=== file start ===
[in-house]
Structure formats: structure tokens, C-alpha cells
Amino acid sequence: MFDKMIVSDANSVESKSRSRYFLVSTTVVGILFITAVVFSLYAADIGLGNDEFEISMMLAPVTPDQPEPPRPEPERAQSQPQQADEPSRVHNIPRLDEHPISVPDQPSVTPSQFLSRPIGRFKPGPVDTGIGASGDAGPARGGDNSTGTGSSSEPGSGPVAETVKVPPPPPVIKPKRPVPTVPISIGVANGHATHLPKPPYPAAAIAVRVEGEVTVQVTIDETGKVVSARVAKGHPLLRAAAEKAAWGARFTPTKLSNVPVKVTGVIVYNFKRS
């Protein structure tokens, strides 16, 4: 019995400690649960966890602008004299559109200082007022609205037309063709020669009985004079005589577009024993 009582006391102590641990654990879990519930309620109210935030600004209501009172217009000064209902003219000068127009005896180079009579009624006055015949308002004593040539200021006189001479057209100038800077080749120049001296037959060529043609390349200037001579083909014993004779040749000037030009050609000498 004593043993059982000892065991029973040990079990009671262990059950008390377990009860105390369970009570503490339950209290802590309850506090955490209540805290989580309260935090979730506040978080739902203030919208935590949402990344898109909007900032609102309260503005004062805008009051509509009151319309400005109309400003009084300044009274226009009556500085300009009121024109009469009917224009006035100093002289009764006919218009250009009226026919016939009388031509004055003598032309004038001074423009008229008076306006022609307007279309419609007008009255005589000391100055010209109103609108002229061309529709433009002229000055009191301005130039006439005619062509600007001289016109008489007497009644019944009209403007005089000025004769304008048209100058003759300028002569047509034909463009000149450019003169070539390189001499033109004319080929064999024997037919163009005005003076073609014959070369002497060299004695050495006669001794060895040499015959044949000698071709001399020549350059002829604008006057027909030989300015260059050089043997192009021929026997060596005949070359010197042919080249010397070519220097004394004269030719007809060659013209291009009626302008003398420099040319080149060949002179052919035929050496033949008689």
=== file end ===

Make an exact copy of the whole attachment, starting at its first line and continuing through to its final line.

[in-house]
Structure formats: structure tokens, C-alpha cells
Amino acid sequence: MFDKMIVSDANSVESKSRSRYFLVSTTVVGILFITAVVFSLYAADIGLGNDEFEISMMLAPVTPDQPEPPRPEPERAQSQPQQADEPSRVHNIPRLDEHPISVPDQPSVTPSQFLSRPIGRFKPGPVDTGIGASGDAGPARGGDNSTGTGSSSEPGSGPVAETVKVPPPPPVIKPKRPVPTVPISIGVANGHATHLPKPPYPAAAIAVRVEGEVTVQVTIDETGKVVSARVAKGHPLLRAAAEKAAWGARFTPTKLSNVPVKVTGVIVYNFKRS
């Protein structure tokens, strides 16, 4: 019995400690649960966890602008004299559109200082007022609205037309063709020669009985004079005589577009024993 009582006391102590641990654990879990519930309620109210935030600004209501009172217009000064209902003219000068127009005896180079009579009624006055015949308002004593040539200021006189001479057209100038800077080749120049001296037959060529043609390349200037001579083909014993004779040749000037030009050609000498 004593043993059982000892065991029973040990079990009671262990059950008390377990009860105390369970009570503490339950209290802590309850506090955490209540805290989580309260935090979730506040978080739902203030919208935590949402990344898109909007900032609102309260503005004062805008009051509509009151319309400005109309400003009084300044009274226009009556500085300009009121024109009469009917224009006035100093002289009764006919218009250009009226026919016939009388031509004055003598032309004038001074423009008229008076306006022609307007279309419609007008009255005589000391100055010209109103609108002229061309529709433009002229000055009191301005130039006439005619062509600007001289016109008489007497009644019944009209403007005089000025004769304008048209100058003759300028002569047509034909463009000149450019003169070539390189001499033109004319080929064999024997037919163009005005003076073609014959070369002497060299004695050495006669001794060895040499015959044949000698071709001399020549350059002829604008006057027909030989300015260059050089043997192009021929026997060596005949070359010197042919080249010397070519220097004394004269030719007809060659013209291009009626302008003398420099040319080149060949002179052919035929050496033949008689």